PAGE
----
Memoirs of the Mother and Wife of Washington
Derby, Miller & Company, 1850 - 248 Seiten
Martha Dandridge was born in New Kent County, Virginia, in 1732. She married Colonel Daniel Parke Custis, son of John Custis of Arlington, at the age of seventeen. They had three children. The oldest son died at a young age and his father died soon after. She married George Washington in 1759 and they made their home at Mount Vernon, Fairfox County, Virginia. She died in 1802.
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addressed admirable affairs affection affectionate agreeable American appeared Army attended blessed called Camp celebrated CHAPTER character Chief comfort companion continued Correspondence Custis daughter death delight devoted directed distinguished domestic duties early existence expressive faithful feelings frequent friends George give graceful habits hand happiness heart honor hope hour House husband illustrate immediately important influence ington interesting John kind Lady lands leave letter light Mary military mind moral mother Mount Vernon native nature never noble numerous occasion officers once pairs parent passed peace pleasure possessed practical present President readers received regard relation remained respect scene served share soon Sparks spirit successive thought tion United Virginia virtues Wash Washington wife winter wishes woman young youthful
Seite 106 - Oh ! young Lochinvar is come out of the west, Through all the wide Border his steed was the best ; And save his good broadsword he weapons had none, He rode all unarmed and he rode all alone. So faithful in love and so dauntless in war, There never was knight like the young Lochinvar.
Seite 244 - I dwell on this prospect with every satisfaction which an ardent love for my country can inspire: since there is no truth more thoroughly established, than that there exists in the economy and course of nature, an indissoluble union between virtue and happiness, between duty and advantage, between the genuine maxims of an honest and magnanimous policy and the solid rewards of public prosperity and felicity...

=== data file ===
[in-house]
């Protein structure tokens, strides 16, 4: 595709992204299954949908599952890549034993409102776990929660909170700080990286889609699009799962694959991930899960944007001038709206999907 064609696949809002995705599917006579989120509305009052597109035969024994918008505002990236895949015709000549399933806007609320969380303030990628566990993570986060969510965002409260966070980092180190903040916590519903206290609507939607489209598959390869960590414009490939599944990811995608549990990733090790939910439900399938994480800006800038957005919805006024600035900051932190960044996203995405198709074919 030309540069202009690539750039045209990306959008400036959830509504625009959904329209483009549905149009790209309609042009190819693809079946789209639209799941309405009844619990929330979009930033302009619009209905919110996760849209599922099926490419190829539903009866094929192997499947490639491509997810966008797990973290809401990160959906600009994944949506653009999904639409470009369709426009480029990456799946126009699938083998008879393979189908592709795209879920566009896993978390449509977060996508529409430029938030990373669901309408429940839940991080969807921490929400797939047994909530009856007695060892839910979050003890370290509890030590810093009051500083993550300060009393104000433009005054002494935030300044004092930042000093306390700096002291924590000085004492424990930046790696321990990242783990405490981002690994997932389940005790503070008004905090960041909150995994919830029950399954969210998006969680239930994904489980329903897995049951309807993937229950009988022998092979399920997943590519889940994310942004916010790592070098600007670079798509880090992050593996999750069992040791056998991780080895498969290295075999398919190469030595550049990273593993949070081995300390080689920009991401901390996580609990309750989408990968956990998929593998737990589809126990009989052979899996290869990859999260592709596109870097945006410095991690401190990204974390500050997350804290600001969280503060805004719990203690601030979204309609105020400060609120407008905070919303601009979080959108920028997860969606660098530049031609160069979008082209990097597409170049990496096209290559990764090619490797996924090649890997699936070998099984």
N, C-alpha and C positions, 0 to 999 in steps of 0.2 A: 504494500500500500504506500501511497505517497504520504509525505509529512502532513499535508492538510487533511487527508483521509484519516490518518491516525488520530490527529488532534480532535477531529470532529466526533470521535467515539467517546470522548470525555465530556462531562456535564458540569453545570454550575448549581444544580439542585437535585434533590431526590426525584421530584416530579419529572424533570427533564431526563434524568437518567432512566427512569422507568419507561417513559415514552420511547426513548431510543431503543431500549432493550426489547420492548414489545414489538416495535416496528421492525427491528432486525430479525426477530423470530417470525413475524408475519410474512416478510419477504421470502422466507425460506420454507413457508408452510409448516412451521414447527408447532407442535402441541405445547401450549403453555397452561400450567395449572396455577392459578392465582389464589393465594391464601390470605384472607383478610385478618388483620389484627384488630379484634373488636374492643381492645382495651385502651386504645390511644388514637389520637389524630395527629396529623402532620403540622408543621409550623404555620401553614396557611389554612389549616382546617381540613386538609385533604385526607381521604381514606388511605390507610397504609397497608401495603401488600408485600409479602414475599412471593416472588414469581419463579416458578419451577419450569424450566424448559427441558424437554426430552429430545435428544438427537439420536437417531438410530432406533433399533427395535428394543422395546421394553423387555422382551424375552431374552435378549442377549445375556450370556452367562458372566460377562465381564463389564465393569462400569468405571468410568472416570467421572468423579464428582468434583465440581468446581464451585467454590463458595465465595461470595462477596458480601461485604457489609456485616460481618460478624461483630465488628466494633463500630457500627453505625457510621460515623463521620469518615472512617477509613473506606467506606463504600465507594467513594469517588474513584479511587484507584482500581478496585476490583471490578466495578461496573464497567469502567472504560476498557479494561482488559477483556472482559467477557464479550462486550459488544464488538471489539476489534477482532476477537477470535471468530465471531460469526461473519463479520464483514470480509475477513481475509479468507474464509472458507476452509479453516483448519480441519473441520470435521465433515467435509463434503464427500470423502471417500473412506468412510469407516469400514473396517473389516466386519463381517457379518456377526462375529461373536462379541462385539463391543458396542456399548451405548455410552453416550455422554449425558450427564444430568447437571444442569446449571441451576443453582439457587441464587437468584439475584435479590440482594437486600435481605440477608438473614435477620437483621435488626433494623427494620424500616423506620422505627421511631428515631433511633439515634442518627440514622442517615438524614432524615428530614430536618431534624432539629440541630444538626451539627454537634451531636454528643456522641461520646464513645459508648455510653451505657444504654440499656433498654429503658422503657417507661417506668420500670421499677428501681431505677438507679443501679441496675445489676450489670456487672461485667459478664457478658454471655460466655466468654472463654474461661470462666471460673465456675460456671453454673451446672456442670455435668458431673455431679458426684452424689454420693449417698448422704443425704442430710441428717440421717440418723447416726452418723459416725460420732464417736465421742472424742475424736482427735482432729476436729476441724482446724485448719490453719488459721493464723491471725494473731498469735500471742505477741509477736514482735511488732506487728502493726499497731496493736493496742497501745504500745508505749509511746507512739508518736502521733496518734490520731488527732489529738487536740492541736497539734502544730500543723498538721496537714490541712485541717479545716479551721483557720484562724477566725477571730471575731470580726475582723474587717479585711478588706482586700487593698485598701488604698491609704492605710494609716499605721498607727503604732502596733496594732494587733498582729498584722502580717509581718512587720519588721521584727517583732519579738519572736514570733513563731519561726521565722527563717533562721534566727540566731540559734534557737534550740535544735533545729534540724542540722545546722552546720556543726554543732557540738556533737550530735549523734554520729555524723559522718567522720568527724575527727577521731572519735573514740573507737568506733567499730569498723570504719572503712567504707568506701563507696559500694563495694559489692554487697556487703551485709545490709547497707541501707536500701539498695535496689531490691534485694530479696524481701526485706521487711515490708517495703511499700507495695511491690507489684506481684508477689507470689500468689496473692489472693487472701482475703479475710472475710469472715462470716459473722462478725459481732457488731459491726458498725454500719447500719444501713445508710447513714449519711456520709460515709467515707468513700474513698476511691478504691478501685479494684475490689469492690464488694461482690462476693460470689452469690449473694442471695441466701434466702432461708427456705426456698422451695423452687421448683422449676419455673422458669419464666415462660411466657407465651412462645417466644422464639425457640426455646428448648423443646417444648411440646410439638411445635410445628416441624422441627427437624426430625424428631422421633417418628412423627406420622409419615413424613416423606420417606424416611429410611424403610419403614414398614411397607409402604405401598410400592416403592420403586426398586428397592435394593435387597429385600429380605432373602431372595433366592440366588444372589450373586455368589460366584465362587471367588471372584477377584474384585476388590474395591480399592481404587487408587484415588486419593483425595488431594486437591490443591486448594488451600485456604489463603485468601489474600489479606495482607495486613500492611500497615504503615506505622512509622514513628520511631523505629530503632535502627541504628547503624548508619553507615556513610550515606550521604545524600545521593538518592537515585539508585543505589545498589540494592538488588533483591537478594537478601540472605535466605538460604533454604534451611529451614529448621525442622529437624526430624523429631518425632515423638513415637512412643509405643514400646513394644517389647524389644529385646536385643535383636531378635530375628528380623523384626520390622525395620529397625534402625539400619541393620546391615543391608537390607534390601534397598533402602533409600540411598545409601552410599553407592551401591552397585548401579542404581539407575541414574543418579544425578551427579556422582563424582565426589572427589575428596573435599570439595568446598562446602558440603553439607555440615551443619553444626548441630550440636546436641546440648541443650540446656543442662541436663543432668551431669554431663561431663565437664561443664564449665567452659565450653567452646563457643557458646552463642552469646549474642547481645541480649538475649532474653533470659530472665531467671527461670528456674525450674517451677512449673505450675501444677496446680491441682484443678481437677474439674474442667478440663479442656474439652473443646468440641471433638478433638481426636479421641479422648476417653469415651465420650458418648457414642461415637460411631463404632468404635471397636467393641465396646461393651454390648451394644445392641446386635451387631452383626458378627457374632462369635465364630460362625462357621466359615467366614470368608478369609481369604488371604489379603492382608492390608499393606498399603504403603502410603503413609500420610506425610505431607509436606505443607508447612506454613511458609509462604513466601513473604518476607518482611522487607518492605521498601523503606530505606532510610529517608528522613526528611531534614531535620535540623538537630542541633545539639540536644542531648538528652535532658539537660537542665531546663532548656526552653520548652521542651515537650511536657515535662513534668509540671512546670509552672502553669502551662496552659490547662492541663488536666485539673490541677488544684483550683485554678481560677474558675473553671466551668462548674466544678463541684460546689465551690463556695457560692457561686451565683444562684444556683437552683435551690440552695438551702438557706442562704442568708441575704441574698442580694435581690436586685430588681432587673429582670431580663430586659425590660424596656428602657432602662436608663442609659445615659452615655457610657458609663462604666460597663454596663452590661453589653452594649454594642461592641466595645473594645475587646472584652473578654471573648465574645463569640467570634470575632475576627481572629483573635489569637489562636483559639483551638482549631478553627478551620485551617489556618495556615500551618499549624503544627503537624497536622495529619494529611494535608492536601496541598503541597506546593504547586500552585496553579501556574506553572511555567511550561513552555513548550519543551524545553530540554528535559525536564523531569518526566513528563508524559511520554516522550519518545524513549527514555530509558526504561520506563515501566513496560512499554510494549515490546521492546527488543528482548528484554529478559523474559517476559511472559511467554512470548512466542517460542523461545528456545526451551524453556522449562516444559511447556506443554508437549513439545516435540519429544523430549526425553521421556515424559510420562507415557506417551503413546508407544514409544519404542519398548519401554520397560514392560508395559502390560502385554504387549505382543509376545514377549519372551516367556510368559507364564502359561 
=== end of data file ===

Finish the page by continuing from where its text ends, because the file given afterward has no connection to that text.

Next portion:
Seite 130 - I should enjoy more real happiness in one month with you at home, than I have the most distant prospect of finding abroad, if my stay were to be seven times seven years. But, as it has been a kind of destiny, that has thrown me upon this service, I shall hope that my undertaking it is designed to answer some good purpose.
Seite 181 - I have not only retired from all public employments, but I am retiring within myself, and shall be able to view the solitary walk, and tread the paths of private life with a heartfelt satisfaction.
Seite 36 - I luckily escaped without a wound, though I had four bullets through my coat, and two horses shot under me.
Seite 130 - You may believe me, my dear Patsy, when I assure you, in the most solemn manner, that, so far from seeking this appointment, I have used every endeavor in my power to avoid it, not only from my unwillingness to part with you and the family, but from a consciousness of its being a trust too great for my capacity...
Seite xiii - Here woman reigns ; the mother, daughter, wife, Strews with fresh flowers the narrow way of life ; In the clear heaven of her delightful eye, An angel-guard of loves and graces lie ; Around her knees domestic duties meet, And fire-side pleasures gambol at her feet. " Where shall that land, that spot of earth be found...
Seite 106 - There was a sound of revelry by night, And Belgium's capital had gathered then Her Beauty and her Chivalry, and bright The lamps shone o'er fair women and brave men; A thousand hearts beat happily; and when Music arose with its voluptuous swell, Soft eyes look'd love to eyes which spake again, And all went merry as a marriage-bell; But hush! hark! a deep sound strikes like a rising knell!
Seite 75 - First in war, first in peace, first in the hearts of his countrymen," was originally used in the resolutions presented to Congress on the death of Washington, December, 1799.
Seite 132 - ... undisturbed, I have, since I came to this place (for I had not time to do it before I left home) got Colonel Pendleton* to draft a will for me, by the directions I gave him, which will I now enclose. The provision made for you in case of my death will, I hope, be agreeable. I shall add nothing more, as I have several letters to write, but to desire that you will remember me to your friends, and to assure you that I am, with the most unfeigned regard, my dear Patsy, your affectionate, &c.